Stargate (1994)

PG-13   |    |  Action, Adventure, Sci-Fi


Stargate (1994) Poster

An interstellar teleportation device, found in Egypt, leads to a planet with humans resembling ancient Egyptians who worship the god Ra.

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7.1/10
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  • Stargate (1994)
  • Jaye Davidson in Stargate (1994)
  • James Spader in Stargate (1994)
  • Roland Emmerich in Stargate (1994)
  • Alexis Cruz in Stargate (1994)
  • Stargate (1994)

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Reviews & Commentary

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User Reviews


12 June 2003 | bkam
7
| Solid, Original Adventure Flick
Stargate's plot, acting, and score all contribute beautifully to the mysterious ambiance that is the essence of this enthralling and suspenseful film. While your disbelief definitely needs to be suspended to cover some inconsistencies, the atmosphere and action of the movie make it worth your while. Not only does Stargate combine science fiction with history, but it weaves them together in a way that remains exciting the entire film, despite major changes of environment. Upon hearing some major elements of the film, one might think that aliens, ancient Egypt, and atomic bombs could only come together in some kind of bizarre montage. However, this film is strongly plot-driven, and while this does make it typical in some respects, the plot itself is remarkable. Hardly artsy, the score is in many places Hollywood-ish, presenting emotion in a straightforward manner, yet it too is enjoyable. None of the acting is spectacular, but this is made up for by the characters' wholesome qualities and ability to change (however slightly) over the course of the movie. To summarize, while nothing in the film is a complete divergence from the standard, it follows the Hollywood style in a manner that is original enough to make a solid and enjoyable adventure. This is the actualization of the potential within the Hollywood film "template": a good story told well in all respects. [9/10]

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Did You Know?

Trivia

Jaye Davidson read his lines off cue cards as he struggled to remember his lines.


Quotes

Arabic Interpreter: Professor!
Arabic Interpreter: Professor! We found something beautiful!
Prof. Langford: Ja?
Arabic Interpreter: Oh, yes! Big, big, big surprise!


Goofs

When Dr. Jackson and company encounter the guards in the pyramid, he is not wearing his glasses, however, in the next shot after the guard shoots at the others outside, we see Dr. Jackson with his glasses on.


Alternate Versions

Details of the additional scenes included in the longer 9 minute version release by Artisan on DVD

  • An additional scene added straght in at the beginning immediately after the opening titles (originally it faded to the dig at giza) shows the entirety of the scene where Ra takes over the body of the caveboy showing the cavemen running from the light in the sky and showing him walking towards it. From this point it fades to the original opening scene at the Giza dig.
  • Moments after the stargate has been hoisted up by the workmen at the Giza dig, people notice that there is something underneath it: a group of the Hora guards encased in the stone. The director's commentary on the DVD states that these are other guards that have come through the gate after it was sealed and were re-integrated straight into the stone.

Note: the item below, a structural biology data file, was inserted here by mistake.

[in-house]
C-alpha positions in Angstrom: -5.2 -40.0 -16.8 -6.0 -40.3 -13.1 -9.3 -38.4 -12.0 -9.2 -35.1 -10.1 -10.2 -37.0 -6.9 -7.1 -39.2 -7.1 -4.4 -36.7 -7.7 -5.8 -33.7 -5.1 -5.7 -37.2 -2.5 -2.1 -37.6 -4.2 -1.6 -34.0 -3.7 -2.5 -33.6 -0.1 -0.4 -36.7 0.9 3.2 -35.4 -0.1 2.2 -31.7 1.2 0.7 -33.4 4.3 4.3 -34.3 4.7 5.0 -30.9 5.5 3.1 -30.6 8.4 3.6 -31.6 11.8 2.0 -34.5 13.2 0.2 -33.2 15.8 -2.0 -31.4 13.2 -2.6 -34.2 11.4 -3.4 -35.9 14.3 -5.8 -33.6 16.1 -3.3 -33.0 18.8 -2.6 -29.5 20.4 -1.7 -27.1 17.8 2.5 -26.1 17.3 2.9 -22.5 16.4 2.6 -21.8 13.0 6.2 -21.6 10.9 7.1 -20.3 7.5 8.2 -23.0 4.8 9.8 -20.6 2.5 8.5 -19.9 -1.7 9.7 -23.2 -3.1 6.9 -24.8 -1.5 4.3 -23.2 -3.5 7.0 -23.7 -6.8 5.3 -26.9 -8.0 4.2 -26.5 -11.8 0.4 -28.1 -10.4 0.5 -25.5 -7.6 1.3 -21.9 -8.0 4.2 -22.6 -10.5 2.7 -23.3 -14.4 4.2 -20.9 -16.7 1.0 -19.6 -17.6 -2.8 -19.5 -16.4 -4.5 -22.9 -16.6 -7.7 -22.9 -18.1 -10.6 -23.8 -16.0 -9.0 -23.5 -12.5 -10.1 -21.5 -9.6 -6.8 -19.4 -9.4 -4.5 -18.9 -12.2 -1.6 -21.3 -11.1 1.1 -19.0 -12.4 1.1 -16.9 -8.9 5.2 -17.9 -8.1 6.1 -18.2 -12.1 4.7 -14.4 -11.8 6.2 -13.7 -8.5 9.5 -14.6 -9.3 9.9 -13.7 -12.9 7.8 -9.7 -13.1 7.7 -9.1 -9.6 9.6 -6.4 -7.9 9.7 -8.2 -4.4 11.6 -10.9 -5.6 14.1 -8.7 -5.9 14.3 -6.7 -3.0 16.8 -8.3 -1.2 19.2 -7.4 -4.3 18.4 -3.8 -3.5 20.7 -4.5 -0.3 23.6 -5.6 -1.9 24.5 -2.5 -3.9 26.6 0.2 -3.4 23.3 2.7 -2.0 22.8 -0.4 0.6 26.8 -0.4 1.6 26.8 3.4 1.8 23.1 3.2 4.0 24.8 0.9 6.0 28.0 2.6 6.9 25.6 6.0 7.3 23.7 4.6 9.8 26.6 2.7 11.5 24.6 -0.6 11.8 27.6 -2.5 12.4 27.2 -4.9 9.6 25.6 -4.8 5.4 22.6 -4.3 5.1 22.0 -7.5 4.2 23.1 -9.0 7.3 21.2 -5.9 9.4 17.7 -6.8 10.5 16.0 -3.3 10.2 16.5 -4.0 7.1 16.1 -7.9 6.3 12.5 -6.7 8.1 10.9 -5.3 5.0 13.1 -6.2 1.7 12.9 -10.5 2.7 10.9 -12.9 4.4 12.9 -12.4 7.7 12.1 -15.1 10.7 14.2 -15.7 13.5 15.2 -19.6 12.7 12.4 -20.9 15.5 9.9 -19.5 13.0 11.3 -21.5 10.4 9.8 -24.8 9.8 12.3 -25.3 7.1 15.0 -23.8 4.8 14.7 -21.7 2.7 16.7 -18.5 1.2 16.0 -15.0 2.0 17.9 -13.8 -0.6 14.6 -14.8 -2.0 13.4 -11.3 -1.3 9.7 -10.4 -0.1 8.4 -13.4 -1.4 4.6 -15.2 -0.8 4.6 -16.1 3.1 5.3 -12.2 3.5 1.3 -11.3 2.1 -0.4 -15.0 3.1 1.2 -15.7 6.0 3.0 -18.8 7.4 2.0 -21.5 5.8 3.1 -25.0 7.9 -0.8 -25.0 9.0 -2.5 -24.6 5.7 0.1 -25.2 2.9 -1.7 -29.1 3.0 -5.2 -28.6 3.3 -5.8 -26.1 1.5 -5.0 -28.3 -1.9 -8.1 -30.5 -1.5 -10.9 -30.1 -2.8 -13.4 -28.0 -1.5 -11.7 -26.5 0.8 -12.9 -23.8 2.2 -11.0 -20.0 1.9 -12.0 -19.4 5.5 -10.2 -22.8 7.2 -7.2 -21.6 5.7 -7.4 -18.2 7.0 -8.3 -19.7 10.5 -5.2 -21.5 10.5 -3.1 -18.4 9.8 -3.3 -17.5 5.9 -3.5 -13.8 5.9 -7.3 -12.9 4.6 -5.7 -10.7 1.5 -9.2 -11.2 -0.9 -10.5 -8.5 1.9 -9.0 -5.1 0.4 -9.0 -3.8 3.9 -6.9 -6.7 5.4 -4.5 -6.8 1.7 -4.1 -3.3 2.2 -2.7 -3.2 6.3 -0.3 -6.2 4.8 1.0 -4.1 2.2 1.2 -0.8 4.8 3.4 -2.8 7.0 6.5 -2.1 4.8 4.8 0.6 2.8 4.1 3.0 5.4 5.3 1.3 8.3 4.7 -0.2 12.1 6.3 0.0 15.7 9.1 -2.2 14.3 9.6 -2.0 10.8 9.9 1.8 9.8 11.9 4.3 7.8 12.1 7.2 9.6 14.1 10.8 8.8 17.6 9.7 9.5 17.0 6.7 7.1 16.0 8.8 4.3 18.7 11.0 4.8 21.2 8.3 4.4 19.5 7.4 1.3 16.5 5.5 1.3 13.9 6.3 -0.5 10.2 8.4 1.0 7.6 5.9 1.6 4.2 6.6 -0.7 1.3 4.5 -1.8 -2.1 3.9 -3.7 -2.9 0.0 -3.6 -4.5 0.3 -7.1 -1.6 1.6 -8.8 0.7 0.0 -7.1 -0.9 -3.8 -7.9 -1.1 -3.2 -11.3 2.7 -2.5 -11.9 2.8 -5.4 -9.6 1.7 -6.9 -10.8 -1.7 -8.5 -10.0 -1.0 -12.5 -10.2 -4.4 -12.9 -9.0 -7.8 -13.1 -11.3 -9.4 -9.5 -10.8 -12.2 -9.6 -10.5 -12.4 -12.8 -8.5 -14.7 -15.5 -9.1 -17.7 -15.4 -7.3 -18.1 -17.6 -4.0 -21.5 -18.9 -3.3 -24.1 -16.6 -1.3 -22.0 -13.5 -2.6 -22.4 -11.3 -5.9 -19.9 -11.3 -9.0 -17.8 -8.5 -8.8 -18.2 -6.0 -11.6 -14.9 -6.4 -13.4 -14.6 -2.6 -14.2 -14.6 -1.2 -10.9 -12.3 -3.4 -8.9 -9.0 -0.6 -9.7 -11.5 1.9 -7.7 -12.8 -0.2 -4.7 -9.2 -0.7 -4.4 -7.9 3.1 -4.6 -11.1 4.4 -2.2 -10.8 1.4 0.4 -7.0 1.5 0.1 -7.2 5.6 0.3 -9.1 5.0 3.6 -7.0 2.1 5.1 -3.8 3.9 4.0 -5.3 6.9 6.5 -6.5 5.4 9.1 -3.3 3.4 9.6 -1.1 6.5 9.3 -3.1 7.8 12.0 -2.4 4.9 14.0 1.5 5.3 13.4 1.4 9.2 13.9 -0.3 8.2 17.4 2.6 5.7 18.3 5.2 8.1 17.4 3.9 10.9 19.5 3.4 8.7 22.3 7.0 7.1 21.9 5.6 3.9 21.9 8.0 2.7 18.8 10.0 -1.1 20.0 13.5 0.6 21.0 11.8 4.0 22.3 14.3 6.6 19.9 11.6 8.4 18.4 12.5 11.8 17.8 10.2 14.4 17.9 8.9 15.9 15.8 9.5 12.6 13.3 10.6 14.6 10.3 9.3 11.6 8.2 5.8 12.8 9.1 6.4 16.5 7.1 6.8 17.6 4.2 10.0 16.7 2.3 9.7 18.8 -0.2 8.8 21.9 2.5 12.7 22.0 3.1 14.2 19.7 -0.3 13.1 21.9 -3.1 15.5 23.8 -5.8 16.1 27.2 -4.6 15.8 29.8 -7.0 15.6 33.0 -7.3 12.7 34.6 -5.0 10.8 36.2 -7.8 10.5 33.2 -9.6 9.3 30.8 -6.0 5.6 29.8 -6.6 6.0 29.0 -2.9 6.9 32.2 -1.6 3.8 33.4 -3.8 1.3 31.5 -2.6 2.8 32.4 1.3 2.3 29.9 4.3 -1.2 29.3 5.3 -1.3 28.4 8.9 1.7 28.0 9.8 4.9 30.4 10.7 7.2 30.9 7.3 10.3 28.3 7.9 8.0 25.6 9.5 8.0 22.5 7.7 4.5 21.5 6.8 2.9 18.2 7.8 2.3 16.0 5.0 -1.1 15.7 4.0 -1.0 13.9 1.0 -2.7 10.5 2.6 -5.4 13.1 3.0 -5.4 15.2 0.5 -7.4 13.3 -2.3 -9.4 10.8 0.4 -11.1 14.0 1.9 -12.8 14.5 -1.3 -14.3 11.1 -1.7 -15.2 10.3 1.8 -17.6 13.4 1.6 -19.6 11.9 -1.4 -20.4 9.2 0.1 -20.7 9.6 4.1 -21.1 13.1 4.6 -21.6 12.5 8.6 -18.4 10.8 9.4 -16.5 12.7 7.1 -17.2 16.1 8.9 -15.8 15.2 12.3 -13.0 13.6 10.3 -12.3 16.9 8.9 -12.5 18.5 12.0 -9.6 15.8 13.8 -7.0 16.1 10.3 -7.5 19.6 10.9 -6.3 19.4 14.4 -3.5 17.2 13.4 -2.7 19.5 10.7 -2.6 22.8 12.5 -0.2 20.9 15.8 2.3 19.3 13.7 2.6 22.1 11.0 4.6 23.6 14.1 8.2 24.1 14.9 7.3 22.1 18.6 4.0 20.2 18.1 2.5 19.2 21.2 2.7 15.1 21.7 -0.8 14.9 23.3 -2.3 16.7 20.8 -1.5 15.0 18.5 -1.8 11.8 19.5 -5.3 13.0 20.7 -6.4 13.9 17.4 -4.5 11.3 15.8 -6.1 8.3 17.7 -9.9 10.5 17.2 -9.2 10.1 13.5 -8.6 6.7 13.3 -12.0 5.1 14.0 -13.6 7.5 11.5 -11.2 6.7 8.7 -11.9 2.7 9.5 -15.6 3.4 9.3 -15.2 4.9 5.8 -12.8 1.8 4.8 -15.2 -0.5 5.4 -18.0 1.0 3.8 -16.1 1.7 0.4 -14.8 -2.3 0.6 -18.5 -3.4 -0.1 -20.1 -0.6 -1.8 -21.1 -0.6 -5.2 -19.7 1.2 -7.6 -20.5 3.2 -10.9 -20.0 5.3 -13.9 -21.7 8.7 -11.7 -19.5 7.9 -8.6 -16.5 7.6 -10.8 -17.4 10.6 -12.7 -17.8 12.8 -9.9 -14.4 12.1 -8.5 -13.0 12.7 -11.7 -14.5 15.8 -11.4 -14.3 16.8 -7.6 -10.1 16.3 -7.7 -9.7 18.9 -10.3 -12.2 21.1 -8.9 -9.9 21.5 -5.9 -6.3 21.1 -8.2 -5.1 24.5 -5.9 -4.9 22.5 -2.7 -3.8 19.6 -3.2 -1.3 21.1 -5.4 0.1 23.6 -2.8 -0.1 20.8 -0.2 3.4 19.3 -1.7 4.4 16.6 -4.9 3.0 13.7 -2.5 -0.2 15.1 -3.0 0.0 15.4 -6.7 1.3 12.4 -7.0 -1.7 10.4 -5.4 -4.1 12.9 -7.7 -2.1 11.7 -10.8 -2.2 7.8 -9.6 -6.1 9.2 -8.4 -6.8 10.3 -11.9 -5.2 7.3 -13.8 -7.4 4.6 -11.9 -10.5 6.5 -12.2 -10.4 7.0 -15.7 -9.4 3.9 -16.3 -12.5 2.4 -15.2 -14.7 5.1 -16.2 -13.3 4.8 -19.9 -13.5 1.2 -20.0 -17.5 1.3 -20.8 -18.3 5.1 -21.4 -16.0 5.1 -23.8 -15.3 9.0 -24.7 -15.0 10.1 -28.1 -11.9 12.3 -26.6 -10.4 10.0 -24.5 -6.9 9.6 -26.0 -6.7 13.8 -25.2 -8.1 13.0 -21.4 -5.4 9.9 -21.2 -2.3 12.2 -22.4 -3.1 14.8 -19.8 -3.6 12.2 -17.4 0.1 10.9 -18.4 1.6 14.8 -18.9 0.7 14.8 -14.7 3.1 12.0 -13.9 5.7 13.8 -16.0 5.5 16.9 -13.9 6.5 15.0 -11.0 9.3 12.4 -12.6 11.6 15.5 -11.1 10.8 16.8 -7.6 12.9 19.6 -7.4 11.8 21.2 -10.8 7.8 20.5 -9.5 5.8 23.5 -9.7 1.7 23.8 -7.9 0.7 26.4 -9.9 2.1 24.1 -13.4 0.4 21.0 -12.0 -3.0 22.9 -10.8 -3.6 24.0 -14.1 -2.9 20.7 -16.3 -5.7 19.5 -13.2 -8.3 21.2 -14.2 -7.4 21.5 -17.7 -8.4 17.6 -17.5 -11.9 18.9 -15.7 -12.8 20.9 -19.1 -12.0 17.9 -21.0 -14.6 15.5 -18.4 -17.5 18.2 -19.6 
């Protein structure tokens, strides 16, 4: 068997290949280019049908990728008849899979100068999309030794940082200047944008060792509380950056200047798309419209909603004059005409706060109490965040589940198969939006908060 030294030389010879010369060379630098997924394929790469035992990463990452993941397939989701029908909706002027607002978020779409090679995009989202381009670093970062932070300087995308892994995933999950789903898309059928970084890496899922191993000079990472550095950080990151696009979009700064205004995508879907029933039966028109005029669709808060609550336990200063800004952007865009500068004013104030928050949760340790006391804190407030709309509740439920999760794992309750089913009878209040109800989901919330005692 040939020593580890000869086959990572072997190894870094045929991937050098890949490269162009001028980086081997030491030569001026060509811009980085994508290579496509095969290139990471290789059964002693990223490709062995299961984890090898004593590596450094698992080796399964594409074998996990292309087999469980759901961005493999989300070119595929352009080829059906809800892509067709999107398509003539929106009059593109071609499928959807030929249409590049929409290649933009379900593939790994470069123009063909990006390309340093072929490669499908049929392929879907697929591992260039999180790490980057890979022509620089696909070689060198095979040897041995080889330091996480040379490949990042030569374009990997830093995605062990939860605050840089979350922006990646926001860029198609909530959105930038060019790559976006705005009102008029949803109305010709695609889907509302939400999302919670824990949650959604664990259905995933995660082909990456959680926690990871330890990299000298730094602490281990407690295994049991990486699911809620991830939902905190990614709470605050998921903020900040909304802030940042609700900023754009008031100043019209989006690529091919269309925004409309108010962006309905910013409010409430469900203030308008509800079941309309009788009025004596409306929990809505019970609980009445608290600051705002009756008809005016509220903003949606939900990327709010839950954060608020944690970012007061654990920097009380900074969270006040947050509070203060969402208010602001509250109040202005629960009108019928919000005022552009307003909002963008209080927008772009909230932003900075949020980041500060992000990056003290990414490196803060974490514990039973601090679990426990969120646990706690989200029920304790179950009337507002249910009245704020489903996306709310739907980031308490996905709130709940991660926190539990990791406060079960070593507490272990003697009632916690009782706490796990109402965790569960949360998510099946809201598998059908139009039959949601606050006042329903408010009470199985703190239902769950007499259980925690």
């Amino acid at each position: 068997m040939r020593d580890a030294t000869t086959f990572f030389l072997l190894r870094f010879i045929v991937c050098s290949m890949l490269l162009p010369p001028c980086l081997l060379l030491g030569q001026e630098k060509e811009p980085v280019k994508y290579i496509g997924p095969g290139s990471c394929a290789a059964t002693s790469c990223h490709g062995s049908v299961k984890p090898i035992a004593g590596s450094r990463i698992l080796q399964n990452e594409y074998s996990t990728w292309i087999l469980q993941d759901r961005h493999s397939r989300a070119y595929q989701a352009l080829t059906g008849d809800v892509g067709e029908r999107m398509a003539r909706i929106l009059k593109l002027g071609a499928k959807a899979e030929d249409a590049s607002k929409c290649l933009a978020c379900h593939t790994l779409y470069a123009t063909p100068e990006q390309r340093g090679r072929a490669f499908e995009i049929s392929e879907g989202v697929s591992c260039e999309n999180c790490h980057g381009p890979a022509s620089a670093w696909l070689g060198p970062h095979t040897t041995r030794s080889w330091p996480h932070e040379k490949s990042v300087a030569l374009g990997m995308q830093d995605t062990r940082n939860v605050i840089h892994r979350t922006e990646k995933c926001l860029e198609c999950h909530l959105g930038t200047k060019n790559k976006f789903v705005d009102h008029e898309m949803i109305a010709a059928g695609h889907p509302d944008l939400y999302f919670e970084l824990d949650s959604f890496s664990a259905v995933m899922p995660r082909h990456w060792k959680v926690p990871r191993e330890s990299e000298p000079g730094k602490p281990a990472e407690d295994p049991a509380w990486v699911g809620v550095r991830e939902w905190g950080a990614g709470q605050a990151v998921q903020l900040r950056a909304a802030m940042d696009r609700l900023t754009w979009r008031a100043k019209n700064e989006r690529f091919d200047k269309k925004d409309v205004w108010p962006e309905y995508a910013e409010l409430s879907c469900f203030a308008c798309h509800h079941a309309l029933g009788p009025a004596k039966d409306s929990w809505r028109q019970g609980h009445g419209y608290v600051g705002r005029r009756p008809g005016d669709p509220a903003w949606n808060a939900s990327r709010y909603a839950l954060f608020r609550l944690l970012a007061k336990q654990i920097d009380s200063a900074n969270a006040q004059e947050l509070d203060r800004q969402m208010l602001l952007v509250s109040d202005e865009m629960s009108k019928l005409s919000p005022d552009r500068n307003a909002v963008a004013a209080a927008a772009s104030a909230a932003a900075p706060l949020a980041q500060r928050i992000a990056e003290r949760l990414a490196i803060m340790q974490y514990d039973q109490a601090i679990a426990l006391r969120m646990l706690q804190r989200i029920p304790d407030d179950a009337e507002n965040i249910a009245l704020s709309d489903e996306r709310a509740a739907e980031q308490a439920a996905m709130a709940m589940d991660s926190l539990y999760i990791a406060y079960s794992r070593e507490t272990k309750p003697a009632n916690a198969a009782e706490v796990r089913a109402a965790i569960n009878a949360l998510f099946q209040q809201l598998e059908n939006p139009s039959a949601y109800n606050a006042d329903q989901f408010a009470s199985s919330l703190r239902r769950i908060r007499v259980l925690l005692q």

• In the scene after the stargate has been opened for the first time and the military are checking the pictures of the marking of the gate on the other gate, after James Spader says he is 'positive' he can decipher the symbols, Kurt Russel's character turns and says "it's your call" in the theatrical version. In the special edition the line has been re-dubbed by him saying instead now "he's full of shit" - presumably this was done for rating purposes of the theatrical release.
  • An additional scene before Kurt Russell is gearing up with the group about to go through the stargate, shows him going to a secured area to look at the stone/fossil Hora's.
  • When the army group are setting up the camp in the desert there is a longer scene where the group discuss more about how the stargate works and how they are going to get back to Earth. The scene during the sandstorm inside the pyramid is also extended with more footage of them talking about the sandstorm and how they are going to get back to earth.
  • When the sandstorm initially hits at the nagada village and Kurt Russell, James Spader and the others are locked inside the city, they decide that they do not want to stay and decide to leave; when the natives try to stop them Kurt Russell shoots at the ground to frightem them off. The boy (whom he later befriends) takes him up above to see the sandstorm approach. After this, a native that they were holding at gunpoint is released and Jackson comments "Sandstorm, that would have been a brilliant reason to shoot everyone".
  • The scene when James Spader awakes in the sarcophagus after being killed is extended, showing him walking towards Ra's chamber, seeing a cat sitting on Ra's throne.
  • When James Spader turns and shoots at Ra instead of his comrades so that they can flee, there are several extended cuts put in. Originally they were just ushered away by the natives, in the special edition they ride away on one of the Mastadges. Kurt Russell and James Spader are then seen lost in a sandstorm and found by the boys, and taken to the caves (which is in the theatrical edition); an additional scene after this sees the boys feeding the Mastadges outside the caves.

Storyline

Plot Summary


Synopsis (WARNING: Spoilers)


Genres

Action | Adventure | Sci-Fi

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